Pakistani 'sex gangs' who don't prey on British girls

Statistics are being used to construct a racist profile of the psycho-sexual disposition of Pakistani men in Britain.

Iman Qureshi January 11, 2011
Allegations that Pakistani men acquire sexual perversions as a result of their sexually oppressive cultures, by many commentators, including David Aaronovitch, former Labour MP Ann Cryer, and now Jack Straw—and coverage of these views by more-than-delighted right wing publications like the Telegraph, the Daily Mail and The Sun—is fast becoming an accepted universal truth.

The increasingly frenzy follows a half-baked investigation by British newspaper The Times, which ostensibly concludes that Asian British men are specifically targeting white girls between the ages of 12 to 16 for “street grooming” and sexual exploitation.

Following this, prominent Labour politician Jack Straw warned that British Pakistani men regard white girls as “easy meat” for sexual abuse.

As media coverage of the investigation becomes broader, these statistics are being used to erroneously construct a profile of the psycho-sexual disposition of Pakistani men in Britain.

Not only are a very small sample of the thousands of cases relating to sexual abuse of underage girls examined, but the statistics are deliberately tailored to indict men of Pakistani origin, and set up a dialectic between them and “young, innocent, vulnerable white girls.”

Pakistani men out to get British girls?

The profiling is flawed on many levels; it manipulates statistics, picks and chooses which to report or investigate, clumsily homogenises Muslim culture, and generalises the experiences of British men with a Pakistani background. Ultimately, it is a calculated effort by The Times to indict men of Pakistani and Muslim origin by manipulating statistics, thereby setting up yet another racial dialectic where whites are targeted and victimised by Muslims in Britain.

The proponents of this investigation are presenting their argument with a vital disclaimer which serves to hinder attempts at rebuttal. There is the suggestion that there has been a deliberate cover-up of these issues, because organisations and institutions are too afraid to broach the race element, for fear of being branded racist. The effect this has is to preemptively dismiss or deflate any criticism that arises on the grounds of being racist.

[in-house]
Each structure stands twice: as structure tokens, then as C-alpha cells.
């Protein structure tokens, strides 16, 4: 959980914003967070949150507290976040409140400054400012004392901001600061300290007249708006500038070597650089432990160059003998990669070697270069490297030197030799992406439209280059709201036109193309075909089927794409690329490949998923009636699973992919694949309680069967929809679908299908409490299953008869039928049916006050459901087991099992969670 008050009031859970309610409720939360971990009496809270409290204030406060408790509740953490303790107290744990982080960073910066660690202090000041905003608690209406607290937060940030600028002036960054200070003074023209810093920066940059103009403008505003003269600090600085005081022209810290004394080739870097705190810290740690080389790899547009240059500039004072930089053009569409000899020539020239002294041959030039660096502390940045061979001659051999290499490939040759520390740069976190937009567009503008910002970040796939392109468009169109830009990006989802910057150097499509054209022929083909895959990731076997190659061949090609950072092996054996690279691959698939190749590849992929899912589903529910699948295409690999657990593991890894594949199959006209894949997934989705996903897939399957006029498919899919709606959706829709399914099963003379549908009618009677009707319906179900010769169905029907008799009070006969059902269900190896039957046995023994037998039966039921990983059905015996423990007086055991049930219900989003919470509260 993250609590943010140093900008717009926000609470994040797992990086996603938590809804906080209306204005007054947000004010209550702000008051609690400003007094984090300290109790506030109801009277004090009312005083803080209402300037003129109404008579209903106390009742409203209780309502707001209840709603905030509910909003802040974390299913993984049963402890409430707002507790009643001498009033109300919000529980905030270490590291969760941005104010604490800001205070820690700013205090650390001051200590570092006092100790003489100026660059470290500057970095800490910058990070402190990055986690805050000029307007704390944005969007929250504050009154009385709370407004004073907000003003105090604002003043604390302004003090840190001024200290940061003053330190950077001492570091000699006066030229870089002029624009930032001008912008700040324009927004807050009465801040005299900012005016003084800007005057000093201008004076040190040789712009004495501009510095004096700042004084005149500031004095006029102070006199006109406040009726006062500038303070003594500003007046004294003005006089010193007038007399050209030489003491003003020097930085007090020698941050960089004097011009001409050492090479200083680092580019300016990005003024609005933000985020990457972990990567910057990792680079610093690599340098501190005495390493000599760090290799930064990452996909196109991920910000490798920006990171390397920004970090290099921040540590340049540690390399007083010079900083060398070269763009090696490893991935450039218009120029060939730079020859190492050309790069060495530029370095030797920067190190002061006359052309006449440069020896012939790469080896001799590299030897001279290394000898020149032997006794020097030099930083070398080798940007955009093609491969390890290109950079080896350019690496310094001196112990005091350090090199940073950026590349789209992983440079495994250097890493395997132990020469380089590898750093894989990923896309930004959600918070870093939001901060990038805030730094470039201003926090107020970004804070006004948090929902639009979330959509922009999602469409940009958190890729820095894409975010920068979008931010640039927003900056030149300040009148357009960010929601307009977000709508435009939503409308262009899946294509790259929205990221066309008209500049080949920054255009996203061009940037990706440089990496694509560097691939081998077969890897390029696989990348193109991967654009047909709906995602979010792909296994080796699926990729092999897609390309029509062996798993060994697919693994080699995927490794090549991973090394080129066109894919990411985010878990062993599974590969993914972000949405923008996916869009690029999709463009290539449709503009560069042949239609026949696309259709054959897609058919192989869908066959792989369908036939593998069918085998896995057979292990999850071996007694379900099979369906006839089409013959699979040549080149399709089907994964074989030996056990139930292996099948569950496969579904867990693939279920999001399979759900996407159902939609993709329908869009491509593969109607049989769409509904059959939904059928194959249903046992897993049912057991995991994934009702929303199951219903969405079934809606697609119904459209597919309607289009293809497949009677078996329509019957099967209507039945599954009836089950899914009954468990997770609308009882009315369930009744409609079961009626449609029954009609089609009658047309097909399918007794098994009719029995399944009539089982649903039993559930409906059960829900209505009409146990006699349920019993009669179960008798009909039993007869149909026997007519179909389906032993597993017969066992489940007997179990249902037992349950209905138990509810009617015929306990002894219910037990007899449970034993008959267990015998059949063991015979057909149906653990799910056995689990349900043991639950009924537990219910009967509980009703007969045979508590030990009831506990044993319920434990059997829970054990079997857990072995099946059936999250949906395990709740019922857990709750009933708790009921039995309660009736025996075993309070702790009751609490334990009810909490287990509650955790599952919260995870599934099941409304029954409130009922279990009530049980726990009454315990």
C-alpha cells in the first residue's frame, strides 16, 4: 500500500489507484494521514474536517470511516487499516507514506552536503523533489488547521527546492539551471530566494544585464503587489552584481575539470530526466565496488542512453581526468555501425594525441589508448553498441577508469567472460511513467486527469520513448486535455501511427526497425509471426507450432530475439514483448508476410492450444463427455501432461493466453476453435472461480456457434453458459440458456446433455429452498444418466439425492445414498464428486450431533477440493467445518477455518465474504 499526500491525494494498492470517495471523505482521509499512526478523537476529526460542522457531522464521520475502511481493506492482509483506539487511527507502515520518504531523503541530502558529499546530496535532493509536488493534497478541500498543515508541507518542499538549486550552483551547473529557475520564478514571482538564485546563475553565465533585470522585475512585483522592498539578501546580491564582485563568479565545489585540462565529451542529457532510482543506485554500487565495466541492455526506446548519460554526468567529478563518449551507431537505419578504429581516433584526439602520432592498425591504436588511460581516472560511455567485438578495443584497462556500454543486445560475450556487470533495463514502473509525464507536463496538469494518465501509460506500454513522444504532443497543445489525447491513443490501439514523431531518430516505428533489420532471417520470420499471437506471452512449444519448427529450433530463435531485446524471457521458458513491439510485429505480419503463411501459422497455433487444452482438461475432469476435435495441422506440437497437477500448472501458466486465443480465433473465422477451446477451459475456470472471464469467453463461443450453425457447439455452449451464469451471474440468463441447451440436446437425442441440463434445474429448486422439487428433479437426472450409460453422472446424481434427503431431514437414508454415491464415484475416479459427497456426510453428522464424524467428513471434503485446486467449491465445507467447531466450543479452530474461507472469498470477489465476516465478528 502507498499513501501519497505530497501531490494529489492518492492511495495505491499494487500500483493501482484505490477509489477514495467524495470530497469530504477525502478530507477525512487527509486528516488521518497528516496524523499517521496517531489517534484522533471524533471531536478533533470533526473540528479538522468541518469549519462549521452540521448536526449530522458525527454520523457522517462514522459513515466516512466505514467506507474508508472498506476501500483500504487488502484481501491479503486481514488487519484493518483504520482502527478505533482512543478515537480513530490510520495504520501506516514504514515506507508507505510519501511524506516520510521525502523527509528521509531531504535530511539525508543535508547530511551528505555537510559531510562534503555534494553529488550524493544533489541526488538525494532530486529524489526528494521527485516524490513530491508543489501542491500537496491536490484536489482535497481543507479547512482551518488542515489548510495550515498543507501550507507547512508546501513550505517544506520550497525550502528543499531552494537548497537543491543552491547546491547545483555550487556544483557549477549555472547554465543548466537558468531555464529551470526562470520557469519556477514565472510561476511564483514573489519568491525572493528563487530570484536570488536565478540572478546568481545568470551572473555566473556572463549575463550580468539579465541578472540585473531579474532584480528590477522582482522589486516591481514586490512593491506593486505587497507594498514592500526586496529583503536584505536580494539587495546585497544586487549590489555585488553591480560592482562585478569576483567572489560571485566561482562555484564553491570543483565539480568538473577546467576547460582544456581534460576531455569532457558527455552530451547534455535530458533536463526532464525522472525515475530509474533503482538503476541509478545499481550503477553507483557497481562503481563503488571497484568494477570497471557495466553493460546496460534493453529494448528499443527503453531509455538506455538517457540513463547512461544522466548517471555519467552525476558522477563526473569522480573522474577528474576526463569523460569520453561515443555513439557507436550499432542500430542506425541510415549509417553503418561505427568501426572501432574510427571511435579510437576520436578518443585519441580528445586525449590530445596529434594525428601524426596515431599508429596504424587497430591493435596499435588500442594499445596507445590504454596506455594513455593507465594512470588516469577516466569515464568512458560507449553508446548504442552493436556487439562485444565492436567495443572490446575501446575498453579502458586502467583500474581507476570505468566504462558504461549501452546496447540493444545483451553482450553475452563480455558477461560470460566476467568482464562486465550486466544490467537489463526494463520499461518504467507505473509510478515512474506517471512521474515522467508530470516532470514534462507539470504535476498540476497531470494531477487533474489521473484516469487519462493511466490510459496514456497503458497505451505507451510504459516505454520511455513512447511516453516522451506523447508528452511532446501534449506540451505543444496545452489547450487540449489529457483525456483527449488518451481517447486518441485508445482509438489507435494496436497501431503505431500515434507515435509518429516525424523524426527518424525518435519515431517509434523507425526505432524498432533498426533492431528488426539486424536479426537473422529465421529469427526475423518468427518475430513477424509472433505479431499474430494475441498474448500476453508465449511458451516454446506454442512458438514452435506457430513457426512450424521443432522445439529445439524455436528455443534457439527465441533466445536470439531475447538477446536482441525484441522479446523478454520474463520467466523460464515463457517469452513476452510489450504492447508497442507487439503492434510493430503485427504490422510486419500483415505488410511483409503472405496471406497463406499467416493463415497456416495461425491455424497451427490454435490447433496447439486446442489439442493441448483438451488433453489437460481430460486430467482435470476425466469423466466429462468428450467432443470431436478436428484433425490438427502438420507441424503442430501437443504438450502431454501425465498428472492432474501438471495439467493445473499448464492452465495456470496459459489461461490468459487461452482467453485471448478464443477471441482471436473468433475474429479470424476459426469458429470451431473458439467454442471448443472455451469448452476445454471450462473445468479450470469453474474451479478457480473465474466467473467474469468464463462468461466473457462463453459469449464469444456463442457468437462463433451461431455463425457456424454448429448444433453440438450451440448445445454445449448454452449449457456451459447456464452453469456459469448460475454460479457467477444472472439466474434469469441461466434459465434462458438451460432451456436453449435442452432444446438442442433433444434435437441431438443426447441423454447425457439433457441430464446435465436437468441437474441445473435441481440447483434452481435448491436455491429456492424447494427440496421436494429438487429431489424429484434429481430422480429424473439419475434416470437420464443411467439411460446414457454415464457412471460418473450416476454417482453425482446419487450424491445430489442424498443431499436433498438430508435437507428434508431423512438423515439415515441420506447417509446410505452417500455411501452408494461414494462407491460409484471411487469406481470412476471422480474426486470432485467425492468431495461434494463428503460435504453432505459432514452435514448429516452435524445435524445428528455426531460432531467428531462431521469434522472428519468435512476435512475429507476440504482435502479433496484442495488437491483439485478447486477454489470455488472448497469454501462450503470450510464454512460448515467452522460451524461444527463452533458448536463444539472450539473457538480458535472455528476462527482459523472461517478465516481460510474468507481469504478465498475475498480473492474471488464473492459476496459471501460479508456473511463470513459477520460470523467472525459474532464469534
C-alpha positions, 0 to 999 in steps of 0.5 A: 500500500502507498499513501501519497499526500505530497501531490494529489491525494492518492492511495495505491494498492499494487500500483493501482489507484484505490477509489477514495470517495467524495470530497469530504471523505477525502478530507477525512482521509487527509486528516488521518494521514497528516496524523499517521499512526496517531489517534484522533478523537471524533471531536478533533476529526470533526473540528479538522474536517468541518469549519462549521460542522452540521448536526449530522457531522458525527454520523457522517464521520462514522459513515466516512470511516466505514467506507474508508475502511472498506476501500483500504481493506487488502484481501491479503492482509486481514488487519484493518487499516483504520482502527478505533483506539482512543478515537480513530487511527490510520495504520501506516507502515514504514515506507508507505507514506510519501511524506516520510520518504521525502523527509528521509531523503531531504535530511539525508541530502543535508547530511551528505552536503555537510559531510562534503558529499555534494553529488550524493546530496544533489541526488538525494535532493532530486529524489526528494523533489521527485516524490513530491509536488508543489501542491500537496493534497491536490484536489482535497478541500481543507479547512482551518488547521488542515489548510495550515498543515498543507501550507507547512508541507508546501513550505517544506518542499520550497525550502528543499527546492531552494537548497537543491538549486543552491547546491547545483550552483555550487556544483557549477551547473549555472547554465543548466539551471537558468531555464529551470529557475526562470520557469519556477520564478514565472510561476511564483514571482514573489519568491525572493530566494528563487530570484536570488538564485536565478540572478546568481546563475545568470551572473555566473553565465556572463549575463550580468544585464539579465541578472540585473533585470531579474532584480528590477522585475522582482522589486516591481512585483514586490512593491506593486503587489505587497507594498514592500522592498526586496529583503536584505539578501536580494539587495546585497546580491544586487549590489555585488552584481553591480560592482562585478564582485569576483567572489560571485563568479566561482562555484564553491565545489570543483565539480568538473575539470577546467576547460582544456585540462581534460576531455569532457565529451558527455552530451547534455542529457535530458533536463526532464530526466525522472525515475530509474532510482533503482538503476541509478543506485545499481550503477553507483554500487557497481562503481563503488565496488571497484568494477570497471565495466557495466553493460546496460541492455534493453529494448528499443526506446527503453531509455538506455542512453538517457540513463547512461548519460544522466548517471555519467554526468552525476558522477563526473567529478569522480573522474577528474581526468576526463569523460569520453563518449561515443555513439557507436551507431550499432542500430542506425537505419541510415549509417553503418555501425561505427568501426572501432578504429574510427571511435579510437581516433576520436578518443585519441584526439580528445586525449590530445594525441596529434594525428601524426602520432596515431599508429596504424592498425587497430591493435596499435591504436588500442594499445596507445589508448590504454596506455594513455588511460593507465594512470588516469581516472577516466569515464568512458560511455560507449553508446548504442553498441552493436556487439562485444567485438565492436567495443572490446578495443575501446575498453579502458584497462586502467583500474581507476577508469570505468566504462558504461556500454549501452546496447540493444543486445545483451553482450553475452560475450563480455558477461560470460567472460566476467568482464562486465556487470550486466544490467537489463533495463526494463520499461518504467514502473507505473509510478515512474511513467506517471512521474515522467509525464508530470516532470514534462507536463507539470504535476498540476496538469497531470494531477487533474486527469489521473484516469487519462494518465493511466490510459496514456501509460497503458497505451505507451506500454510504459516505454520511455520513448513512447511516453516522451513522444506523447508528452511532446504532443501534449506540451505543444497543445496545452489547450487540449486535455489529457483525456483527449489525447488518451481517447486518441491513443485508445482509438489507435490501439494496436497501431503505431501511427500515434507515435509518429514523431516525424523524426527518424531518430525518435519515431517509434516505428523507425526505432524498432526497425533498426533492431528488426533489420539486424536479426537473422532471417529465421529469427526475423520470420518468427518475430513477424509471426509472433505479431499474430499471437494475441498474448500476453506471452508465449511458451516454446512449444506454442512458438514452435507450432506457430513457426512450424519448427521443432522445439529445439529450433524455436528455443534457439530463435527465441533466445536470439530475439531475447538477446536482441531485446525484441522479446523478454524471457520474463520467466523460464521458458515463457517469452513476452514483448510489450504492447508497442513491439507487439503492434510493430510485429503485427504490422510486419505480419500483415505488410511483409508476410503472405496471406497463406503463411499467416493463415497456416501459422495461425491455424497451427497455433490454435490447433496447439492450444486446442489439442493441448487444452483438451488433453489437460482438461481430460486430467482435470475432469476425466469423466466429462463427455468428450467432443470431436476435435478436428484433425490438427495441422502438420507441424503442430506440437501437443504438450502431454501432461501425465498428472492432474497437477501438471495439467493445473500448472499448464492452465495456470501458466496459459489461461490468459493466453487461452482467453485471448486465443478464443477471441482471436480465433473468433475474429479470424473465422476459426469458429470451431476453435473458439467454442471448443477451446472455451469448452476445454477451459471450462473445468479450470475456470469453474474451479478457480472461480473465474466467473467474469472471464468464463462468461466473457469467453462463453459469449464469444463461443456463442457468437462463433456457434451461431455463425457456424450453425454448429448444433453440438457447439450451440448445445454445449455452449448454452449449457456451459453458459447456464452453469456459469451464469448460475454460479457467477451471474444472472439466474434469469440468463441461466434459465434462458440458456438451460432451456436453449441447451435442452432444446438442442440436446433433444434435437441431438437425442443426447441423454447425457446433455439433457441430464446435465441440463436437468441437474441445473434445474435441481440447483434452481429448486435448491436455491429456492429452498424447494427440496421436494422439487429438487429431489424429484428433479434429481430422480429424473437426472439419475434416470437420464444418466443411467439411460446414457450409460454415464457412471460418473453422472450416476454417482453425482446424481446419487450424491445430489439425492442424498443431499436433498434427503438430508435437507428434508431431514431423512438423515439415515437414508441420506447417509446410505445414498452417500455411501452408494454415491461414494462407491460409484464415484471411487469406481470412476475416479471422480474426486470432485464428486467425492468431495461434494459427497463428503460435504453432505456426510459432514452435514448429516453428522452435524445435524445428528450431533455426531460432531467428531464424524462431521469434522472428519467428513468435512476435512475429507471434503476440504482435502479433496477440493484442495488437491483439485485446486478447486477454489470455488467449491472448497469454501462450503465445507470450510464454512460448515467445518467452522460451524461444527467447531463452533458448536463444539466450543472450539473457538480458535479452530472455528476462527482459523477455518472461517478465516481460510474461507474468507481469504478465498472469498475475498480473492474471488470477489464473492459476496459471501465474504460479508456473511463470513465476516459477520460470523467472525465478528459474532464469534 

But let us not be deceived. The investigation is intrinsically racist in its very methods and presentation of statistics, let along the shockingly racist and patronising conclusions that commentators are drawing from it.

Muslim response

Pakistani and Muslim communities are floundering for an adequate response. Chairman of the Ramadhan Foundation in the UK, Mohammed Shafiq, has been brought on by many media outlets to comment. He wrote in The Times:
“The simple answer is that these people think that white girls have fewer morals and are less valuable than our girls […] a form of racism that is abhorrent and totally unacceptable in a society that prides itself on equality and justice.”

This is, however, a gross and unfounded extrapolation, which only serves to echo cultural stereotypes.

Rather than responding to the incriminating evidence with apologies and offers of appeasement, Pakistani and Muslim communities and organisations should challenge the authenticity of these allegations. Labour Party's Ms Cryer’s claimed:
“many of these men are already married or have been promised in marriage to someone they’ve never met, some cousin from their village in Mirpur who is almost certainly illiterate…”

This is shockingly patronising, founded in false stereotypes, and should be exposed as such.

Times journalist David Aaronovitch self-assuredly concludes:
By and large the seducers come from formerly rural communities that tend to both idealise and oppress women. The notion of what the “good” woman is as a mother, wife, daughter, may be enforced without significant regard to the woman’s own wishes. And one of these notions concerns the importance of virginity before marriage.

There is no evidence or research to support these assumptions – they are pin-the-tail-on-the-donkey style guesses, and entirely fallacious.

There should be no shame or fear in condemning the racialised discourse that is framing the very grave issue of sexual exploitation. It would be far more accurate for Mr Shafiq to turn his haughty accusations of racism away from the “Asian men” who single out white girls — a “fact” that is absolutely impossible to prove from these statistics — to the manner in which this is being discussed by politicians and the media: in itself, “a form of racism that is abhorrent and totally acceptable in a society that prides itself on equality and justice.”
Iman Qureshi A freelance journalist currently based in London. Qureshi recently completed an MSc in postcolonial literature at the University of Edinburgh and tweets @ImanQureshi
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